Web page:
A group of young working adults got together to visit their favorite college professor. The professor was happy to see them all again. The conversation soon turned to complaints about stress in work and worries in life.

The professor just smiled and went to the kitchen and got a pitcher of spring water and an assortment of cups – some porcelain, some plastic, some glass, some plain looking and some looked rather expensive and exquisite. The professor invited his former students to take a cup and pour a drink for themselves. 

When all the students had a cup in hand filled with water, the professor said, “If you notice, all the nice looking, expensive cups are taken up, leaving behind the plain and cheap ones. While it is normal that you only want the best for yourselves, that is the source of your problems and worries. What all of you wanted was water, not the cup, but we unconsciously went for the better cups.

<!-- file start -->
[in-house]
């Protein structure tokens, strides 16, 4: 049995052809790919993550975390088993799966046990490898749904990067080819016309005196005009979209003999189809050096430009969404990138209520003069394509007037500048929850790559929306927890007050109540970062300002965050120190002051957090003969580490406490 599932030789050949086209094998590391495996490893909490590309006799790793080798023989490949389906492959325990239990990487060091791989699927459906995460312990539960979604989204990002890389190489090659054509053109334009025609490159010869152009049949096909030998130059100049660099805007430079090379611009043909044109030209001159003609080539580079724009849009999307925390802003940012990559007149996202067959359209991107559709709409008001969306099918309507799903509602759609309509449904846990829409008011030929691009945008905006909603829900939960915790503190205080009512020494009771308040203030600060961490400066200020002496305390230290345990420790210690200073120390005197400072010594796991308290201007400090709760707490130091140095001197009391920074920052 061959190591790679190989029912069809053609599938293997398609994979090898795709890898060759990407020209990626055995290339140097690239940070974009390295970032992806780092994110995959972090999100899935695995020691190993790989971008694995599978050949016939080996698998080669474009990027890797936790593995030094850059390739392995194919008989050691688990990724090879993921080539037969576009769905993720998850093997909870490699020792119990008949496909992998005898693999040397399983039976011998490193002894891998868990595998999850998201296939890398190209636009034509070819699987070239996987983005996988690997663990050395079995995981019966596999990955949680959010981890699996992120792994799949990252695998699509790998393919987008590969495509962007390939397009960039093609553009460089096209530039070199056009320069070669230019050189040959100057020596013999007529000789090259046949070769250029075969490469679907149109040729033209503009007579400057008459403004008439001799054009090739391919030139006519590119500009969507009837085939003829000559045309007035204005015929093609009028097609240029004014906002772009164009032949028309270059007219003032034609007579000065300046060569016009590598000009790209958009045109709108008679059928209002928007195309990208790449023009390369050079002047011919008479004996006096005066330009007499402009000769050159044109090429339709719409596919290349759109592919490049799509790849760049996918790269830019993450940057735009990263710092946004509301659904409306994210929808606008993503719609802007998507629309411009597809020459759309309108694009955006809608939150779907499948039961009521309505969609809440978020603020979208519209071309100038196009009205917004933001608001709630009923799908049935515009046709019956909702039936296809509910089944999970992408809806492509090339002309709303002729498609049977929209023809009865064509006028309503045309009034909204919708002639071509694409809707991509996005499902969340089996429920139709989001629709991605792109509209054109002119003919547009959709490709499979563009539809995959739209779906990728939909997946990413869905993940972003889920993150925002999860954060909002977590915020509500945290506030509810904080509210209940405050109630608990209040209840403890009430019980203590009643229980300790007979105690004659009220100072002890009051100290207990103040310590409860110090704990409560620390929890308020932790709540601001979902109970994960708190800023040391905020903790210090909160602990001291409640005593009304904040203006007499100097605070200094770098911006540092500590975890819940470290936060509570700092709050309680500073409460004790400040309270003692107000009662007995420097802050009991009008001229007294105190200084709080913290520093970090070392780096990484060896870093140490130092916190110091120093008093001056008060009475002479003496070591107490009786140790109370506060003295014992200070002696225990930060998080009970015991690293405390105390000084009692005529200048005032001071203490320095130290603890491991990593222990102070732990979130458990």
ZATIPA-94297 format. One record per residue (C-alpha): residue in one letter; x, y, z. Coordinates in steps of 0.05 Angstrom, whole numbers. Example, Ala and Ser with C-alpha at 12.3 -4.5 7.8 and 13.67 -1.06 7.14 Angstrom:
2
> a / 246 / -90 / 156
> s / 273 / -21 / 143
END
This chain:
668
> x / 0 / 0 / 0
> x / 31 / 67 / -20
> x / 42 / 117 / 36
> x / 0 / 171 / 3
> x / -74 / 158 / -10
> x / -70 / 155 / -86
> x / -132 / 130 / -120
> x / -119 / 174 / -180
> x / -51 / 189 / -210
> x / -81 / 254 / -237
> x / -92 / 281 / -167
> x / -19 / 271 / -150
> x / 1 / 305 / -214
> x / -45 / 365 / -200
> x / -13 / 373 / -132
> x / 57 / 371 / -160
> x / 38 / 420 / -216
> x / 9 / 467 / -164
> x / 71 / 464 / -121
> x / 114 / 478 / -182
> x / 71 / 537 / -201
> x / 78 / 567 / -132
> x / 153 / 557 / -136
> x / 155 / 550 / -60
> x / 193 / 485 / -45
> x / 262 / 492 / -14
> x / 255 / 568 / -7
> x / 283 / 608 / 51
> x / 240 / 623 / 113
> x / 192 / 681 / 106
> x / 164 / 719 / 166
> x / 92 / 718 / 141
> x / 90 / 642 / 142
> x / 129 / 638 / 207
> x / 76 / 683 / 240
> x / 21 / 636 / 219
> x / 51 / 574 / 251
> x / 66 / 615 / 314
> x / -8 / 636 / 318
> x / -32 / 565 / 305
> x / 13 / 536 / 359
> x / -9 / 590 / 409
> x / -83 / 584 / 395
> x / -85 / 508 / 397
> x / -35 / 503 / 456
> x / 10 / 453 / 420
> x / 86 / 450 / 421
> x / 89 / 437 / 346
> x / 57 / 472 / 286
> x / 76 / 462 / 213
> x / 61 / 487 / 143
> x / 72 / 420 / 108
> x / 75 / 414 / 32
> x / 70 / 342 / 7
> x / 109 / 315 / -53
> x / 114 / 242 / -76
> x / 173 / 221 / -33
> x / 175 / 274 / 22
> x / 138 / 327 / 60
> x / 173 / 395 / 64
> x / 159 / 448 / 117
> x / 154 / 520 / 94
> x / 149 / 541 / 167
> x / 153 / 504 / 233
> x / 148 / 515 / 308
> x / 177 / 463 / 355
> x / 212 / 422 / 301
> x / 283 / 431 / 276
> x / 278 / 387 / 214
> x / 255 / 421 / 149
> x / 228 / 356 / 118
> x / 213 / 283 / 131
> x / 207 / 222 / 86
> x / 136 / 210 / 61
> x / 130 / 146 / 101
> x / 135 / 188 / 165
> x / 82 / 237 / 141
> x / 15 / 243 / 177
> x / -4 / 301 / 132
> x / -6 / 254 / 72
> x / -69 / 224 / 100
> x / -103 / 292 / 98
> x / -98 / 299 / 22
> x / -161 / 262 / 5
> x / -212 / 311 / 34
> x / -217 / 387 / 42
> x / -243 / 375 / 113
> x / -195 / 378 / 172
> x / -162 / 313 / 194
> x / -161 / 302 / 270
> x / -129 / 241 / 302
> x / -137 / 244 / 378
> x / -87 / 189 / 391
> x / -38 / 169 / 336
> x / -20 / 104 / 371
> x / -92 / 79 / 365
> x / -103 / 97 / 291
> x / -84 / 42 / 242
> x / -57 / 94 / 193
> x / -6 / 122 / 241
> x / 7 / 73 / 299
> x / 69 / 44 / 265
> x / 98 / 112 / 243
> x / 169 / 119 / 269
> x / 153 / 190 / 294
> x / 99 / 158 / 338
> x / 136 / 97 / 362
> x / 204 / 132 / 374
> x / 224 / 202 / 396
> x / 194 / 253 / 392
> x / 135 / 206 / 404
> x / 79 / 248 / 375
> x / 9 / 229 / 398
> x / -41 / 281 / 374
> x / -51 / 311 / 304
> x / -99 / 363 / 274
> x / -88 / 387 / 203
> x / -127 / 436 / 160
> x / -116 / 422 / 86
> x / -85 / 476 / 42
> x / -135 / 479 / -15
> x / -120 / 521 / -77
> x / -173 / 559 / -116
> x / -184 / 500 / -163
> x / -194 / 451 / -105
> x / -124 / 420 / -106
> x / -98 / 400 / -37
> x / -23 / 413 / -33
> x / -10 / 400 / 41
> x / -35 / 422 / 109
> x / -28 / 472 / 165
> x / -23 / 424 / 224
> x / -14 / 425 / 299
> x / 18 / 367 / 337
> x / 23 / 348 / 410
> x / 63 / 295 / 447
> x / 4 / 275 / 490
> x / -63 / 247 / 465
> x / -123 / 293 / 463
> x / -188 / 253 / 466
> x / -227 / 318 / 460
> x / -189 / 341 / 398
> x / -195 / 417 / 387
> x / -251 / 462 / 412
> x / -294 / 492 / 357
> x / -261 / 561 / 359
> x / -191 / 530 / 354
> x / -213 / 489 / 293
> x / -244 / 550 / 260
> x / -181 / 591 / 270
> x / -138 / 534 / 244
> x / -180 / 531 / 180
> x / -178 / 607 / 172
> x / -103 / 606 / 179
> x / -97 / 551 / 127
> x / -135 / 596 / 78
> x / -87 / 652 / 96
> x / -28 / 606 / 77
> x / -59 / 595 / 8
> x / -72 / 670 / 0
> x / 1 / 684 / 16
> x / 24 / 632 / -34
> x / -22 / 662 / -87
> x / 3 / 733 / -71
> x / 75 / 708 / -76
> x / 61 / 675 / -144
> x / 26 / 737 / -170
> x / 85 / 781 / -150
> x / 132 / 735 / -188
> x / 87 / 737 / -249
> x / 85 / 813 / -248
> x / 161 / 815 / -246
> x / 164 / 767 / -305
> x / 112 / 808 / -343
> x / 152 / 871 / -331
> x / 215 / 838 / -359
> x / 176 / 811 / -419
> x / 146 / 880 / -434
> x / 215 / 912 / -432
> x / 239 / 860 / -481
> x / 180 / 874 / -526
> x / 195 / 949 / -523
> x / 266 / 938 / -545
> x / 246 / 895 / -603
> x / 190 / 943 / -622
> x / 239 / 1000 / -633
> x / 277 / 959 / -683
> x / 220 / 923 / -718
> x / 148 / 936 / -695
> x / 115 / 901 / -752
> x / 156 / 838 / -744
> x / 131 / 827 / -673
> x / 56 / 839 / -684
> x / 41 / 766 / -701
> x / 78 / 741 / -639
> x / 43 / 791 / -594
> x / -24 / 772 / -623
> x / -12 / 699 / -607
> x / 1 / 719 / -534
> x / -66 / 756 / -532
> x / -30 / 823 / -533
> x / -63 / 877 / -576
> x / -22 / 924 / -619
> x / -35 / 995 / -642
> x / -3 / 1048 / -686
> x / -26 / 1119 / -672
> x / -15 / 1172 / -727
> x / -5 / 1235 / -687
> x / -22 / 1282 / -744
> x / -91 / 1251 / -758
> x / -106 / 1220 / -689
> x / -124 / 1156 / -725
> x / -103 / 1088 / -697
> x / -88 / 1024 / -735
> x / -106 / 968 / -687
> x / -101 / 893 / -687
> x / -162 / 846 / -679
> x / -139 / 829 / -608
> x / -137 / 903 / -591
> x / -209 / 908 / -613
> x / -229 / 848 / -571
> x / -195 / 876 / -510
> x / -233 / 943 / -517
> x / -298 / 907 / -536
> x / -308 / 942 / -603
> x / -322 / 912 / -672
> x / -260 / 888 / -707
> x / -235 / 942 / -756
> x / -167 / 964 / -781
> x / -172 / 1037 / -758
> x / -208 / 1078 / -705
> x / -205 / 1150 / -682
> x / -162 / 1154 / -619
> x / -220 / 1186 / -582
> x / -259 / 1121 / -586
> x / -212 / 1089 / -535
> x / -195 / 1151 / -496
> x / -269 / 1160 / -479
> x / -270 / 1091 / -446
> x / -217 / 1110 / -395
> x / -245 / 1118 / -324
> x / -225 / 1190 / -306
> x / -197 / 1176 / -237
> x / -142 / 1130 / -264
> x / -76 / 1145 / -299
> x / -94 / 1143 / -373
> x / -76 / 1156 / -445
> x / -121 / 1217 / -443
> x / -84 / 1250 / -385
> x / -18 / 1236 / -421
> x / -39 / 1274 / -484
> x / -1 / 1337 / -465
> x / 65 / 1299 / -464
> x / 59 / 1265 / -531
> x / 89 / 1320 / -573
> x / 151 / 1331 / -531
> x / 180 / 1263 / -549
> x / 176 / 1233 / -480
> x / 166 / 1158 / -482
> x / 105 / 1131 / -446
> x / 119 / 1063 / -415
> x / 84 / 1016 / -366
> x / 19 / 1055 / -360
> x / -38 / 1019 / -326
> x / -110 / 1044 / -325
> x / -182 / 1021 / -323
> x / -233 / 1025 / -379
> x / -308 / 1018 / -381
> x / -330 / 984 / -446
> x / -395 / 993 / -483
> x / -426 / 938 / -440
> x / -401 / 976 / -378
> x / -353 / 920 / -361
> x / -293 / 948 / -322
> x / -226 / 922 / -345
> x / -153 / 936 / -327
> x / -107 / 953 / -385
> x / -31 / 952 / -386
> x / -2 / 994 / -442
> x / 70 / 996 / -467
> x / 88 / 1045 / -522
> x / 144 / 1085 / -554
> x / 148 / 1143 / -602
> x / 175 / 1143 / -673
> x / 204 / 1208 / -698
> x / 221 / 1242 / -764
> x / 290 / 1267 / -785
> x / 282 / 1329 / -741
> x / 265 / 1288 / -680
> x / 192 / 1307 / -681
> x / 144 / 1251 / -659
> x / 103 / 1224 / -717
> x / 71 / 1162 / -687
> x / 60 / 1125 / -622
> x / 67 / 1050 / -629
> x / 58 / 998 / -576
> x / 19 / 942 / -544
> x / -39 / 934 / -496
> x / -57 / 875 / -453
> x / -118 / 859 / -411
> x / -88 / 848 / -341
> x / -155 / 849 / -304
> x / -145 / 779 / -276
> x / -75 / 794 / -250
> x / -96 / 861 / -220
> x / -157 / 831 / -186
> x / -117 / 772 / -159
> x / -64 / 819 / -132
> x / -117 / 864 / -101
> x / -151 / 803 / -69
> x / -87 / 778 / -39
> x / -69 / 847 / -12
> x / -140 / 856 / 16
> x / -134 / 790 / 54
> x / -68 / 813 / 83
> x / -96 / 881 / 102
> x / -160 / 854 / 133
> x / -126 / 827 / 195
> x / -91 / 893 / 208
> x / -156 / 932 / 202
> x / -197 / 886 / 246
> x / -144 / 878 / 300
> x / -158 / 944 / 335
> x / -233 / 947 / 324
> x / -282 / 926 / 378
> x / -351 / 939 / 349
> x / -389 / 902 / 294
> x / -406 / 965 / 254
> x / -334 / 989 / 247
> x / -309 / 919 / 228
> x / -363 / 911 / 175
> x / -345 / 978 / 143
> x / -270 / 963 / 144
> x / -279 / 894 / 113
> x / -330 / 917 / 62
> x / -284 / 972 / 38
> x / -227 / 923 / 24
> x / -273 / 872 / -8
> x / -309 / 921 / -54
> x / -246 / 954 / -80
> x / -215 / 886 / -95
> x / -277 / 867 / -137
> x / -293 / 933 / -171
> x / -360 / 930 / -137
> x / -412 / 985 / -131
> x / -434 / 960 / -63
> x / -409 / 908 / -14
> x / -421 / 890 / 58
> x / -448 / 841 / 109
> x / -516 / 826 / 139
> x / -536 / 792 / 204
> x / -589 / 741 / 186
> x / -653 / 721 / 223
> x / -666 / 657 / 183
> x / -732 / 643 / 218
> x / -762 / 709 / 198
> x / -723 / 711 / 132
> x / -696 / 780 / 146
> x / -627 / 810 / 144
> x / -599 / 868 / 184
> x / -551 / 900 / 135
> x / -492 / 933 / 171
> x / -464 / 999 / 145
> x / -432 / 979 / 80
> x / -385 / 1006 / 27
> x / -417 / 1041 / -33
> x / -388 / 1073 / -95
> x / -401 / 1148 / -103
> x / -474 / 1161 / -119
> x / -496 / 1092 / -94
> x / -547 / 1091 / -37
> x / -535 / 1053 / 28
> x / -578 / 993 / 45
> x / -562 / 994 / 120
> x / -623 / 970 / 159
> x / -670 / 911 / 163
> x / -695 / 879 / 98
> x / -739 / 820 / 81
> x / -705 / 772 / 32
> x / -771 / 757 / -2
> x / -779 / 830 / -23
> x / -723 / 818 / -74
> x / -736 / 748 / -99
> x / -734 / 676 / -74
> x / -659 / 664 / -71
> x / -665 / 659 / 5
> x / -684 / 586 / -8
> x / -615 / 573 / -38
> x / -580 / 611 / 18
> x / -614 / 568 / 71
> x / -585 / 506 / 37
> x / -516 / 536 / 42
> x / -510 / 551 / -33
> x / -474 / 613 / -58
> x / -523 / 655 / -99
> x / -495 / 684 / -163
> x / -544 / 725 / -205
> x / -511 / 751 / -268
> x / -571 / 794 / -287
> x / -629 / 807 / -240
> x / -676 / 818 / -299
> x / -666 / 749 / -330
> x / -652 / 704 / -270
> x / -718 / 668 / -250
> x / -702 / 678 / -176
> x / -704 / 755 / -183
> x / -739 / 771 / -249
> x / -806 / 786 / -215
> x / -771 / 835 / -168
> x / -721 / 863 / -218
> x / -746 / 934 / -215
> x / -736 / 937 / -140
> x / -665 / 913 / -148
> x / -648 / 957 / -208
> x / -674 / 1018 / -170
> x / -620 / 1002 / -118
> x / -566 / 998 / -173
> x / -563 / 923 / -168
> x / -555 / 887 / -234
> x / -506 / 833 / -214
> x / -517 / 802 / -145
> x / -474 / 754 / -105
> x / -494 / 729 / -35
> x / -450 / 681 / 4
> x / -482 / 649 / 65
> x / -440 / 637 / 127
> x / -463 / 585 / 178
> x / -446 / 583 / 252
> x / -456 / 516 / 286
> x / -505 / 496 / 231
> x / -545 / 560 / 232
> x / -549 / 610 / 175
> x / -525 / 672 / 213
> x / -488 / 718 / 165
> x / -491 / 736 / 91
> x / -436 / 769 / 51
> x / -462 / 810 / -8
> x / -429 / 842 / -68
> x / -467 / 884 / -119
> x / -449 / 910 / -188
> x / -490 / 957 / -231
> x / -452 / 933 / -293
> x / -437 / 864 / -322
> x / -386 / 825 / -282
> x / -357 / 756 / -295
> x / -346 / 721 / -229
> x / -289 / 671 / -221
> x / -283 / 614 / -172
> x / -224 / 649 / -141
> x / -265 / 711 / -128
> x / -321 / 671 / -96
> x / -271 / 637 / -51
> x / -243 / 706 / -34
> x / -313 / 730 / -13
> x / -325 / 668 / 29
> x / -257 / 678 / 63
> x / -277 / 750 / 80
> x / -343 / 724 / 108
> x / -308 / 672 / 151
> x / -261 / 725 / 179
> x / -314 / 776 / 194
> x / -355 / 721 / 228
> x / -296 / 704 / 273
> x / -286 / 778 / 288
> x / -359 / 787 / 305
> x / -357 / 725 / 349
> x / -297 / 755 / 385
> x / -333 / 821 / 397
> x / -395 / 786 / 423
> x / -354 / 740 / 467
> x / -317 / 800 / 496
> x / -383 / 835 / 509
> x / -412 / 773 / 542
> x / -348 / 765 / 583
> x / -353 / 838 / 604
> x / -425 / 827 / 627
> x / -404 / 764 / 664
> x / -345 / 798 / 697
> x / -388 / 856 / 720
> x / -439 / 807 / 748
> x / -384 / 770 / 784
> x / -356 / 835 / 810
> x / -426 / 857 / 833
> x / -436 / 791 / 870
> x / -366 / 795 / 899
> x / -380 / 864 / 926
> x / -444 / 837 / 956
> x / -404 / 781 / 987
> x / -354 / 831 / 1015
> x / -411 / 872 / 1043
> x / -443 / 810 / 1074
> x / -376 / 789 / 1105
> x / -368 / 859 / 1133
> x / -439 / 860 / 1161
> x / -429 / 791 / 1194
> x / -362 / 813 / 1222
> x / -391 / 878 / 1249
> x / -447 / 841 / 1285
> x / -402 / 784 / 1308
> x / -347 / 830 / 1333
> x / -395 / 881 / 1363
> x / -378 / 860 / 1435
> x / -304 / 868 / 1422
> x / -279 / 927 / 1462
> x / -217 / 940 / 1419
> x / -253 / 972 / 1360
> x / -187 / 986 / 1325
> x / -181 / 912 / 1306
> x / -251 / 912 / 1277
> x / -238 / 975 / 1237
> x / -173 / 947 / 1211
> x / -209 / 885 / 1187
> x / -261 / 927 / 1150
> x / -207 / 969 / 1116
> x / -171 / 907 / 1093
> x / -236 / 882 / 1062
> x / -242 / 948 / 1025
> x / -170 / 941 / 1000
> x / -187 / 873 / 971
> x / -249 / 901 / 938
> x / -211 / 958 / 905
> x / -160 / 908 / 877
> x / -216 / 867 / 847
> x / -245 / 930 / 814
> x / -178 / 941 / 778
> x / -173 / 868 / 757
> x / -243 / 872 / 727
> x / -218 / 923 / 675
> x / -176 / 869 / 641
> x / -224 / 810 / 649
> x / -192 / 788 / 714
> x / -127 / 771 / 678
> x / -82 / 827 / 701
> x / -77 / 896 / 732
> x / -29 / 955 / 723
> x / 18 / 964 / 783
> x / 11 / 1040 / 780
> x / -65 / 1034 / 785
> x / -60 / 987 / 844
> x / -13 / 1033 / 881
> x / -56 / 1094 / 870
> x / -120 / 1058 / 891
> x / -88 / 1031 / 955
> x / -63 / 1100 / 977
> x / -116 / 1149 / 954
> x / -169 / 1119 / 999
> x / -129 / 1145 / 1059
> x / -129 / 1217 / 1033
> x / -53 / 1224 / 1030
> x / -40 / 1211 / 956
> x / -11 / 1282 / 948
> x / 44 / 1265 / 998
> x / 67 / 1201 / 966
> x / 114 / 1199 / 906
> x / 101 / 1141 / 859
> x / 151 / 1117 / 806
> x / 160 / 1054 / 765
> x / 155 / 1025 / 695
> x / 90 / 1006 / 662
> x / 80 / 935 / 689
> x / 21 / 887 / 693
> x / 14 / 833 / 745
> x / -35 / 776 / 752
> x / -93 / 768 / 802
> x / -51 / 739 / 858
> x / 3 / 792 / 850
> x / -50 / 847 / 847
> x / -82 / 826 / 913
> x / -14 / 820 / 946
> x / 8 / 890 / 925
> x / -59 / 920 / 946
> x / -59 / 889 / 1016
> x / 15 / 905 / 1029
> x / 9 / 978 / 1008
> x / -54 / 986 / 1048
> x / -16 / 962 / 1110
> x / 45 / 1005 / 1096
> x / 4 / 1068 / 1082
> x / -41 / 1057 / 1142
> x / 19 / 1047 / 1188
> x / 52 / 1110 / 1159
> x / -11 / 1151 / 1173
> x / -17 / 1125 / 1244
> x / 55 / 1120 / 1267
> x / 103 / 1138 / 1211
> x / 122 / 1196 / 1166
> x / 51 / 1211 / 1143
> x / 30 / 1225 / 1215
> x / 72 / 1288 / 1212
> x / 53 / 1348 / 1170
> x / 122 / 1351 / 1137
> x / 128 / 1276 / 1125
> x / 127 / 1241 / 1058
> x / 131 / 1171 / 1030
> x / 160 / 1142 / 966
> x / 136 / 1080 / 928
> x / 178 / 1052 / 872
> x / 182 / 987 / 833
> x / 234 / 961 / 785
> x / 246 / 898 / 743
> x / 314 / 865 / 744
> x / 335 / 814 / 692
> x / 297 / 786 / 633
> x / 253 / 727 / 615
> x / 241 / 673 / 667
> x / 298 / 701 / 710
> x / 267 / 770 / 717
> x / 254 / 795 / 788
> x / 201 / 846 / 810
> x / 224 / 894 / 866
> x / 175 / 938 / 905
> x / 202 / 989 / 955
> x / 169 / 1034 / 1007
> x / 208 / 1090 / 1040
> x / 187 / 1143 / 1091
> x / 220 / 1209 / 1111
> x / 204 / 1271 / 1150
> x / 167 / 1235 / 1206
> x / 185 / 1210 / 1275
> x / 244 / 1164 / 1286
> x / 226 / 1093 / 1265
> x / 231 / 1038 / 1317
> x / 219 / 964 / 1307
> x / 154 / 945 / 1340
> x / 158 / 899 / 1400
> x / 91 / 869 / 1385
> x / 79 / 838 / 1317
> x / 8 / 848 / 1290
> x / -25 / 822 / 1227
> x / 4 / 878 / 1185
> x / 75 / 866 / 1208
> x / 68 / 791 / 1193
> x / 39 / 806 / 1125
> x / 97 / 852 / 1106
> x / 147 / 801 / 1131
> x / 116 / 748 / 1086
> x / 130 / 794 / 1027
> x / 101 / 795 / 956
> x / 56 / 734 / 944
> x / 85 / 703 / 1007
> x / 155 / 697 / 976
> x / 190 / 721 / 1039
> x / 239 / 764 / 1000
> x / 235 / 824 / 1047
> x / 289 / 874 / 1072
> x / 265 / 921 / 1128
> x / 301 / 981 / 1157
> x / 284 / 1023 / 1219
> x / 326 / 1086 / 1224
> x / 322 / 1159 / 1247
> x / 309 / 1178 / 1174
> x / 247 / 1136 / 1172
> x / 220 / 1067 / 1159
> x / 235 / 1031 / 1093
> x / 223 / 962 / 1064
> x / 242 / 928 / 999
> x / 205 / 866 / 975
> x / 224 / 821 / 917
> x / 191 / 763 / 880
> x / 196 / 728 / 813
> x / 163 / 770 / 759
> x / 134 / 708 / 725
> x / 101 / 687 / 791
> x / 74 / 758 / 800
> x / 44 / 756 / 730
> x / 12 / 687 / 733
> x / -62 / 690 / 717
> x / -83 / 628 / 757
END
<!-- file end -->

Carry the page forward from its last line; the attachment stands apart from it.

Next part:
Just like in life, if Life is Water, then the jobs, money and position and symbols of status in society are the cups. They are just tools to hold Life, but it is the quality of Life that matters most. If we concentrate on the cup, we won’t have time to enjoy the water in it.”

The key is to simplicity is to enjoy the water, not the cup.

The Value of Simplicity is it gives us freedom.

Enjoy life in the kingdom, seek it first, and everything else in life falls into its proper place. As the prophet Isaiah said (26:3),

“Those of steadfast mind you keep in peace – in peace – because they trust in you.”

Blessing: “Always remember the essence of Christian holiness is simplicity and purity: one design, one desire: entire devotion to God.” John Wesley

Questions for Discussion or Reflection:

  1. Is clutter and an excess of “stuff” and material things a challenge for you at all? If so, how does it impact your life?
  2. How would you describe the value or benefit of simplicity?